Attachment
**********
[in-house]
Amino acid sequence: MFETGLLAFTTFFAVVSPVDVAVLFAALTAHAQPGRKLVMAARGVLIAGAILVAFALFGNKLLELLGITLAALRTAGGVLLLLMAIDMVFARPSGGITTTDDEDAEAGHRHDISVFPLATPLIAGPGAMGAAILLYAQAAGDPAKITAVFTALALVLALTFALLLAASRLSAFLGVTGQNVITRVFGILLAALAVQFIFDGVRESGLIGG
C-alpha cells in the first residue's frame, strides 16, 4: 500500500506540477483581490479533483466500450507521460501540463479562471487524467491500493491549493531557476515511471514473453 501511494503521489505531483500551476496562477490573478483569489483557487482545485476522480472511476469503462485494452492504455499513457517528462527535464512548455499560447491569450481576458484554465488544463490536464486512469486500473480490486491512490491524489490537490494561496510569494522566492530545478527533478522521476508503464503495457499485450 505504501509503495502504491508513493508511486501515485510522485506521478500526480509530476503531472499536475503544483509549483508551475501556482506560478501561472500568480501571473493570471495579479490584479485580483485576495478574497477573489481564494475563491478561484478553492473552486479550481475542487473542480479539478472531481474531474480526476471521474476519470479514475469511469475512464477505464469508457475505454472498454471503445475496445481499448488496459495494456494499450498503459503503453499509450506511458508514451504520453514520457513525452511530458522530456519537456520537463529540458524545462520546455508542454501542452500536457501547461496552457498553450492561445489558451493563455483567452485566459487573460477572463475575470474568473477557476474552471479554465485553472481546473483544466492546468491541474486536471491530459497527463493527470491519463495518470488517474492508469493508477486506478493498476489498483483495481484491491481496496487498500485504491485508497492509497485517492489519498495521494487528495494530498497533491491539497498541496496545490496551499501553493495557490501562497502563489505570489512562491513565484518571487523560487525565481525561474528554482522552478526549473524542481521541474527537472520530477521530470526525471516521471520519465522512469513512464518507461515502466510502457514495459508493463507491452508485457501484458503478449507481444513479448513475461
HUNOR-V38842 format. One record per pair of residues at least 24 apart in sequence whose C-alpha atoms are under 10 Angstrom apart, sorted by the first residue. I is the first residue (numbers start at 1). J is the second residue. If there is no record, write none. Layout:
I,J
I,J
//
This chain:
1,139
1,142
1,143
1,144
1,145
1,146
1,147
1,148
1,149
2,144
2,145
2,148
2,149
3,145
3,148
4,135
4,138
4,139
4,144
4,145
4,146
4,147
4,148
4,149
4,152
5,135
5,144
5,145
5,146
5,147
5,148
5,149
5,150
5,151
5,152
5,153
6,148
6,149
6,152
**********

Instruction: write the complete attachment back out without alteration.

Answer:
[in-house]
Amino acid sequence: MFETGLLAFTTFFAVVSPVDVAVLFAALTAHAQPGRKLVMAARGVLIAGAILVAFALFGNKLLELLGITLAALRTAGGVLLLLMAIDMVFARPSGGITTTDDEDAEAGHRHDISVFPLATPLIAGPGAMGAAILLYAQAAGDPAKITAVFTALALVLALTFALLLAASRLSAFLGVTGQNVITRVFGILLAALAVQFIFDGVRESGLIGG
C-alpha cells in the first residue's frame, strides 16, 4: 500500500506540477483581490479533483466500450507521460501540463479562471487524467491500493491549493531557476515511471514473453 501511494503521489505531483500551476496562477490573478483569489483557487482545485476522480472511476469503462485494452492504455499513457517528462527535464512548455499560447491569450481576458484554465488544463490536464486512469486500473480490486491512490491524489490537490494561496510569494522566492530545478527533478522521476508503464503495457499485450 505504501509503495502504491508513493508511486501515485510522485506521478500526480509530476503531472499536475503544483509549483508551475501556482506560478501561472500568480501571473493570471495579479490584479485580483485576495478574497477573489481564494475563491478561484478553492473552486479550481475542487473542480479539478472531481474531474480526476471521474476519470479514475469511469475512464477505464469508457475505454472498454471503445475496445481499448488496459495494456494499450498503459503503453499509450506511458508514451504520453514520457513525452511530458522530456519537456520537463529540458524545462520546455508542454501542452500536457501547461496552457498553450492561445489558451493563455483567452485566459487573460477572463475575470474568473477557476474552471479554465485553472481546473483544466492546468491541474486536471491530459497527463493527470491519463495518470488517474492508469493508477486506478493498476489498483483495481484491491481496496487498500485504491485508497492509497485517492489519498495521494487528495494530498497533491491539497498541496496545490496551499501553493495557490501562497502563489505570489512562491513565484518571487523560487525565481525561474528554482522552478526549473524542481521541474527537472520530477521530470526525471516521471520519465522512469513512464518507461515502466510502457514495459508493463507491452508485457501484458503478449507481444513479448513475461
HUNOR-V38842 format. One record per pair of residues at least 24 apart in sequence whose C-alpha atoms are under 10 Angstrom apart, sorted by the first residue. I is the first residue (numbers start at 1). J is the second residue. If there is no record, write none. Layout:
I,J
I,J
//
This chain:
1,139
1,142
1,143
1,144
1,145
1,146
1,147
1,148
1,149
2,144
2,145
2,148
2,149
3,145
3,148
4,135
4,138
4,139
4,144
4,145
4,146
4,147
4,148
4,149
4,152
5,135
5,144
5,145
5,146
5,147
5,148
5,149
5,150
5,151
5,152
5,153
6,148
6,149
6,152